But a chill is settling over U.S. immigration policy. In the short run, America will tighten border security. The antiterrorist legislation pending in Congress would triple the 334 Border Patrol agents who police the 4,000-mile border with Canada -- and crack down on the thousands of visitors who overstay their visas.
Harsher measures are also cooking on Capitol Hill. Representative Tom Tancredo (R-Colo.) has introduced a bill that would halt all immigration for six months. Senator Dianne Feinstein (D-Calif.) is pushing for a six-month moratorium on all student visas to give the Immigration & Naturalization Service time to put into place a system to track foreign students.
The worry is that curbs on immigration will come back to haunt the U.S. "The economic boom of the late '90s probably never would have happened if not for the immigrant flows," says Mark M. Zandi, chief economist at consulting firm Economy.com. "The next quarter-century will be marked by a lack of qualified labor, especially in tech fields," because of America's aging workforce.
RESHAPING THE MAP.
Just as the U.S. is rethinking immigration policy, companies are contemplating a globalization that is less global. Despite what companies say about not changing any plans, curtailment of overall foreign investment is already under way.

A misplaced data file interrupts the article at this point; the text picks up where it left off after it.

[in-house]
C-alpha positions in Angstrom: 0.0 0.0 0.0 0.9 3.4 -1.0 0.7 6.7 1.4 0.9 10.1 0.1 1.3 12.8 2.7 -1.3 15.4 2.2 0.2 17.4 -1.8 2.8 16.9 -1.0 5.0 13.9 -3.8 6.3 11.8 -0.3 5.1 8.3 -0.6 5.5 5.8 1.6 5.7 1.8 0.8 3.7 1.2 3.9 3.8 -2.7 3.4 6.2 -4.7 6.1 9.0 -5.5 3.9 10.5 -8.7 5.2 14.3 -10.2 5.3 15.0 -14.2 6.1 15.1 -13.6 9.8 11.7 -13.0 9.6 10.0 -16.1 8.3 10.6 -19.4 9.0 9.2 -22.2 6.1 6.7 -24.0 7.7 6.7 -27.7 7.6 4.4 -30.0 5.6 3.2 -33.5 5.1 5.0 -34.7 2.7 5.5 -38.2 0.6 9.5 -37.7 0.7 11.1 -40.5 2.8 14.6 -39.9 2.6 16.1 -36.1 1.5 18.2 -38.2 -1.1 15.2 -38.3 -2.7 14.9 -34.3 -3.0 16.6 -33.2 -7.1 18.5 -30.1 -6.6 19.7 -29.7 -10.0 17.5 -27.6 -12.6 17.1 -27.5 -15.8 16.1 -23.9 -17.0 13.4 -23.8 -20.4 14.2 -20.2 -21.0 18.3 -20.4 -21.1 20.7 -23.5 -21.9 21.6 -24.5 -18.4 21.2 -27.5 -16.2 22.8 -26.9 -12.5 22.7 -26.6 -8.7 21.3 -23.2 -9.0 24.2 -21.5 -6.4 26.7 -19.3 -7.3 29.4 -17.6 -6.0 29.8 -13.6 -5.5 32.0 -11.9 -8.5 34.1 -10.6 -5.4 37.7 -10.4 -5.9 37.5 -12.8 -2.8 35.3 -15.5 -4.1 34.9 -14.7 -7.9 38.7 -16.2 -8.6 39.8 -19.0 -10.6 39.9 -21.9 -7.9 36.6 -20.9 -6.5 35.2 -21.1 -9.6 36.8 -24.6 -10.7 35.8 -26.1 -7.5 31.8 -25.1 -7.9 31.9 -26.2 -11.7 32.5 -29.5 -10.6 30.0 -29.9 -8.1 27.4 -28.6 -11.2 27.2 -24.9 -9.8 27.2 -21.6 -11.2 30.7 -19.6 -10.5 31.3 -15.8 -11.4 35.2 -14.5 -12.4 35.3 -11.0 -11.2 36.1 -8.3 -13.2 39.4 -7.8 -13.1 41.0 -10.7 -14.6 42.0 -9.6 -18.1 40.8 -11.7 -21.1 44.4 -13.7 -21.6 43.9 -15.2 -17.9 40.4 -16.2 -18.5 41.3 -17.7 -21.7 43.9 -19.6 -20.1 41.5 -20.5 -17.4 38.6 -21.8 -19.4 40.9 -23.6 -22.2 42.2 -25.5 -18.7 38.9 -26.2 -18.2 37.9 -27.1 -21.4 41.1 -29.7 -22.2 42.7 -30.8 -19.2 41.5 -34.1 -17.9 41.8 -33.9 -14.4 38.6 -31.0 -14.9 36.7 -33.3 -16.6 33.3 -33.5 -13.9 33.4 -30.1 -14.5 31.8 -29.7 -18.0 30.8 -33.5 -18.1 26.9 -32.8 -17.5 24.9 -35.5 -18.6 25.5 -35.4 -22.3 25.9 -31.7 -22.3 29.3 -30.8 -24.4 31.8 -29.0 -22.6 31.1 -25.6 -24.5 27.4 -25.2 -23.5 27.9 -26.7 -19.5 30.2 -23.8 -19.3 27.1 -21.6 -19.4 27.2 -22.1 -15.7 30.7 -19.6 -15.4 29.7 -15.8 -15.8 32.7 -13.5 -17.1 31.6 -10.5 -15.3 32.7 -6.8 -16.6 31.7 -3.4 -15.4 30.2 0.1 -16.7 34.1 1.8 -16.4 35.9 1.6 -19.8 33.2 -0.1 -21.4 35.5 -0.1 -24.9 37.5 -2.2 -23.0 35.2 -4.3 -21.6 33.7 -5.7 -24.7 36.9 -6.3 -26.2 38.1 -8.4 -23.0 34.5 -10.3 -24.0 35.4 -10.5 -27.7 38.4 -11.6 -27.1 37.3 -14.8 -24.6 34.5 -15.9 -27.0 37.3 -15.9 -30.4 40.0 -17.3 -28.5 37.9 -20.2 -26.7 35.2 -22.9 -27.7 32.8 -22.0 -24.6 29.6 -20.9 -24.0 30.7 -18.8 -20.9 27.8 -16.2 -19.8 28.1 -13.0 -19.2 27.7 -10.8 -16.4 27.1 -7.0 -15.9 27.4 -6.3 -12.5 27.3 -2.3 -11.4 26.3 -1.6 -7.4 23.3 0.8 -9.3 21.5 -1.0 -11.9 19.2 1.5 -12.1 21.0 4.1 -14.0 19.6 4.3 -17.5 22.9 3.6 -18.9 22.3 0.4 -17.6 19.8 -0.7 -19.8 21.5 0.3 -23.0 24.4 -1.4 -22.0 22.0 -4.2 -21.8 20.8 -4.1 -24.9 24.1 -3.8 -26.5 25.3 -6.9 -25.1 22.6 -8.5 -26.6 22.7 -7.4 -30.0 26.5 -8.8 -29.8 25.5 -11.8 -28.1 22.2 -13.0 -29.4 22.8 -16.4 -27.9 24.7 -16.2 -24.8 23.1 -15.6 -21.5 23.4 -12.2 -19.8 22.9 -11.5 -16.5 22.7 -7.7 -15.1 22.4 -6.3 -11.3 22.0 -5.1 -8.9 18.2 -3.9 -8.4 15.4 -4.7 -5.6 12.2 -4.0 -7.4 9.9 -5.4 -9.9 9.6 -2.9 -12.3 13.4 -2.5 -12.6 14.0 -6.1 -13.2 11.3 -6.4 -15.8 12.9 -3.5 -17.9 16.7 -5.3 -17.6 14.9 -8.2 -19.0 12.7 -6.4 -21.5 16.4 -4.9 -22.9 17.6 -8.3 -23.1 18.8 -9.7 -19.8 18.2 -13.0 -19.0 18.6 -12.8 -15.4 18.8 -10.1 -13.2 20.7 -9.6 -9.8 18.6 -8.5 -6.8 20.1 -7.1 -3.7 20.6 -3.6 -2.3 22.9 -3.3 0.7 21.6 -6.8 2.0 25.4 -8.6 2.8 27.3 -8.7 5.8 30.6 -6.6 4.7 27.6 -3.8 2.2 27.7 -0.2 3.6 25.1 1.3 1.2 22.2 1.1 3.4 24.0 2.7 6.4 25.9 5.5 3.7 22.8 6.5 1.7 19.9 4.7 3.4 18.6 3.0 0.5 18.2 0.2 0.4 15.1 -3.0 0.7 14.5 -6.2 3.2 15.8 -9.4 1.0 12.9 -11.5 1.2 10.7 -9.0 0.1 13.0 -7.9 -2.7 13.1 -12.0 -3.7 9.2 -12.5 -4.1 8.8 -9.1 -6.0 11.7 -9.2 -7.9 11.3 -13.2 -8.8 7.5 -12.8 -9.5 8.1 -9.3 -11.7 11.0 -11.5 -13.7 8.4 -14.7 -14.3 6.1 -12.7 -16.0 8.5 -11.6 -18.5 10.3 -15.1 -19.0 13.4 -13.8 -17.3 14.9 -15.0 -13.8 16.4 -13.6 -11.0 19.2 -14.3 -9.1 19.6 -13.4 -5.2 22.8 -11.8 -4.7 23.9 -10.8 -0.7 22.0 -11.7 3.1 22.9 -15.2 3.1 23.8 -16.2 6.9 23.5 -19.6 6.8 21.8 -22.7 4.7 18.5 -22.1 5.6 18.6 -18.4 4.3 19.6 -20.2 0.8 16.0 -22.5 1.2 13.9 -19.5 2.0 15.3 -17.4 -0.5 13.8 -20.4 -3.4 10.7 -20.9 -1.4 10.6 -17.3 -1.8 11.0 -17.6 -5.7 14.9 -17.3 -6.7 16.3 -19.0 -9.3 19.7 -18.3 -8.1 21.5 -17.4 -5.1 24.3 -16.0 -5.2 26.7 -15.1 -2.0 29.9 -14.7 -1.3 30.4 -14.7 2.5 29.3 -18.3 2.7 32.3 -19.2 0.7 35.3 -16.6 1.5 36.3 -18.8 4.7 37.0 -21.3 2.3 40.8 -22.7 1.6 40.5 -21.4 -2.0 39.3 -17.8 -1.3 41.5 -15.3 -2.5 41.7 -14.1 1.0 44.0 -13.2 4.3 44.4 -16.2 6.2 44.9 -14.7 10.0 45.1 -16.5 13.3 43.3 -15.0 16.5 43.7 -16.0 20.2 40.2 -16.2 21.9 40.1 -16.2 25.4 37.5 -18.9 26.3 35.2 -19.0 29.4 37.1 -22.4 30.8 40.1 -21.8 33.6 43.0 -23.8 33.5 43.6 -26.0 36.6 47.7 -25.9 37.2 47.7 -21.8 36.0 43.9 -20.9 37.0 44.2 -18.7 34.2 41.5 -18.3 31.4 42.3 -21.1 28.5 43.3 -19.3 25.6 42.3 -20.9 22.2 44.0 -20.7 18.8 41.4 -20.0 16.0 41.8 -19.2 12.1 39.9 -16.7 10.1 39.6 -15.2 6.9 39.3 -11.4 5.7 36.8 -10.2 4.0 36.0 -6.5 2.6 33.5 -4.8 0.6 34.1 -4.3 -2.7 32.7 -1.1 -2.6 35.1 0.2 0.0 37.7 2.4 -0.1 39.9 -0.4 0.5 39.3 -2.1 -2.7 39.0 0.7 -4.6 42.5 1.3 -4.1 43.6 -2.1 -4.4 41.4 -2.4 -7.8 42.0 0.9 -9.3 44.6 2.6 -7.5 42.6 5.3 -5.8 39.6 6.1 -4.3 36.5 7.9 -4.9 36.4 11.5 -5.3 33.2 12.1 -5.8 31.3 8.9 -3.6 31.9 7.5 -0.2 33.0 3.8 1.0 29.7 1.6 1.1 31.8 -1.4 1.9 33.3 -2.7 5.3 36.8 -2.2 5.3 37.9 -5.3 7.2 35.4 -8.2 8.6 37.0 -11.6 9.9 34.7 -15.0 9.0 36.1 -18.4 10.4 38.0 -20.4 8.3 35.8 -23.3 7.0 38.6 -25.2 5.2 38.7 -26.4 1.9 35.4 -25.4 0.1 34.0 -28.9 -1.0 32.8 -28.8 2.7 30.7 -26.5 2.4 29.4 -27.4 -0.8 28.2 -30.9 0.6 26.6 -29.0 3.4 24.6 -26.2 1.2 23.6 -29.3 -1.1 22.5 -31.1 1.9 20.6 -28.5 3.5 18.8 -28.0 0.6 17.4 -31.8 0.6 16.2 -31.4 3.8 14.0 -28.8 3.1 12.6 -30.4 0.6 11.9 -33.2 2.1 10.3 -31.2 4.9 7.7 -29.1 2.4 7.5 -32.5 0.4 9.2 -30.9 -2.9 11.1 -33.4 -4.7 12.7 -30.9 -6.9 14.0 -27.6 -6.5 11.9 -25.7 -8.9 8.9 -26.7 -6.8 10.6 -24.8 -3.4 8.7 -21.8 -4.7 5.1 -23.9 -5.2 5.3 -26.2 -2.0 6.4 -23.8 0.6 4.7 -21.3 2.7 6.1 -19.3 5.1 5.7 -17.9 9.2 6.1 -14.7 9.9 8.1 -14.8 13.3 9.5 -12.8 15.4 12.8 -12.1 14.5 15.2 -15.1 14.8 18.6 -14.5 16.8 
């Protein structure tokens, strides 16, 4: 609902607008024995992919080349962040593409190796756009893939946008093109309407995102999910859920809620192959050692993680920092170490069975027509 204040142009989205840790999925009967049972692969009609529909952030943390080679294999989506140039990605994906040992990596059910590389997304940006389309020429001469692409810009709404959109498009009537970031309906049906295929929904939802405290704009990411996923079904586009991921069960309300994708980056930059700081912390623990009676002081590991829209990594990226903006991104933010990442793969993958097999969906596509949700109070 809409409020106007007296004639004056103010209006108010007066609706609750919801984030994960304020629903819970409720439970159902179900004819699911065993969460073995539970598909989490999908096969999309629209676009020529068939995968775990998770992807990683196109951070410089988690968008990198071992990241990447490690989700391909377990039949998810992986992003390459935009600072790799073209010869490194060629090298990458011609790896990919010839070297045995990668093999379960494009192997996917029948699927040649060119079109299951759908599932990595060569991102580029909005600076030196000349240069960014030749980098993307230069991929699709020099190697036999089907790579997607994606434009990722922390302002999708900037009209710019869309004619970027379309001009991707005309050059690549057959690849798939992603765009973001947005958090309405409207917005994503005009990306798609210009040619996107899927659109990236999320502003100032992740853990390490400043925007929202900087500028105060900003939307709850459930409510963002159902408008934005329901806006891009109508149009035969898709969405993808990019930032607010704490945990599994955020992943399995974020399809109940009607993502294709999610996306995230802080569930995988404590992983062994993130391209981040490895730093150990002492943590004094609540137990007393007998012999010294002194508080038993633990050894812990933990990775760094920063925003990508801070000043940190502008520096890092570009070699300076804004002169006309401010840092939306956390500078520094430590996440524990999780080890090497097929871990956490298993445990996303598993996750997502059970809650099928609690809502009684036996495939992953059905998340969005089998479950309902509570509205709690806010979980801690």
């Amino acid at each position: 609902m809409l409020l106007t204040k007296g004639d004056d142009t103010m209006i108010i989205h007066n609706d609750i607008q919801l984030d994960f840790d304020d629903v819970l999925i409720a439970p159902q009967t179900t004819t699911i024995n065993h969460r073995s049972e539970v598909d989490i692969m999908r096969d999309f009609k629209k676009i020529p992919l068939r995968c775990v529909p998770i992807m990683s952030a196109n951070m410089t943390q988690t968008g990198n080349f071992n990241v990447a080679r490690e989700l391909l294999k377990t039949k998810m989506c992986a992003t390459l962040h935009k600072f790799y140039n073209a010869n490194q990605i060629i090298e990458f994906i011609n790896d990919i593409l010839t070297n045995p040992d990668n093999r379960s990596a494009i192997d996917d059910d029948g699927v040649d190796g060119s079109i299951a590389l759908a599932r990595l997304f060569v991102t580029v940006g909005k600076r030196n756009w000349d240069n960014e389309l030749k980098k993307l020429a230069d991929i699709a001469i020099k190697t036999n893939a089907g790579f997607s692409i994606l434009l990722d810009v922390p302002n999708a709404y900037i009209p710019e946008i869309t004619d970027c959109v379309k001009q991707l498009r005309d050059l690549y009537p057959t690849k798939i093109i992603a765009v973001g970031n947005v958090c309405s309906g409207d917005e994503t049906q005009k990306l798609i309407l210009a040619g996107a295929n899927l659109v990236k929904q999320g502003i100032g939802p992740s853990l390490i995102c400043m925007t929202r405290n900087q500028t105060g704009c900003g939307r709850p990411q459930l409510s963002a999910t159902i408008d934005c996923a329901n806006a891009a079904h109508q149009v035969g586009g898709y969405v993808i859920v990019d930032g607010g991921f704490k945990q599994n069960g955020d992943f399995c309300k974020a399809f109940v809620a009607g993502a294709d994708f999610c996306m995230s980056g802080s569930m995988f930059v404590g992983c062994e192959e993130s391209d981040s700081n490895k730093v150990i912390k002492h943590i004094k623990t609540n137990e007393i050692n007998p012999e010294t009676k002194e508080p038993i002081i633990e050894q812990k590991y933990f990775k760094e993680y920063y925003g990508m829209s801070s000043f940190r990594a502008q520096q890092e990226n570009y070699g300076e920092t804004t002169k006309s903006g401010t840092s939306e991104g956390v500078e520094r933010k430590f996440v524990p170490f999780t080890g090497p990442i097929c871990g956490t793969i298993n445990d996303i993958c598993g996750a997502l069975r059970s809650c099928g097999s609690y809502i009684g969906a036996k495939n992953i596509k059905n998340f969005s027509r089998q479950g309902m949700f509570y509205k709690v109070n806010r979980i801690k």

Few companies will admit they're giving up on a country, especially if they've already invested serious capital. But Vince Tobkin, Bain & Co.'s top IT consultant, says corporations are flocking to only a handful of nations -- such as China, South Korea, and Mexico -- that are seen as stable and growing.
Any place that smacks of political instability, has a volatile currency, or simply has lackluster growth prospects is off the map of most multinationals. Most of the Arab world is seen as toxic. And parts of Latin America and Southeast Asia, including Indonesia and the Philippines, also are off-limits.
PUSHING FOR PROGRESS.
That's why restoring confidence in the safety of the global economy is emerging as a vital challenge for the Bush Administration as it wages war on terror. Treasury and Congress are working with U.S. banks to devise better ways to police money-laundering for global crime syndicates without overly interfering in markets. U.S. Customs is racing to implement new technologies that can electronically monitor cargo shipments without completely clogging borders. And U.S. Trade Representative Robert B. Zoellick is working to make sure the World Trade Organization summit in Qatar, intended to launch a new global trade round, comes off on schedule in early November.
"Because of the terrorist attacks, the major trading nations have shown more determination to push on with the trade agenda," says WTO Director-General Designate Supachai Panitchpakdi.
But with unresolved issues ranging from agriculture to antidumping rules, it's far from clear that a WTO meeting will be successful, if it takes place at all. In this new environment, how many nations have the stomach for measures that could cause disruptions? Openness was the ideal of the 1990s. Now, safety is paramount. The task is to secure both. The future of global prosperity depends on it.
By Pete Engardio in New York and Rich Miller in Washington, with Geri Smith in Mexico City, Diane Brady in New York, Manjeet Kripalani in Bombay, Amy Borrus in Washington, Dean Foust in Atlanta, and bureau reports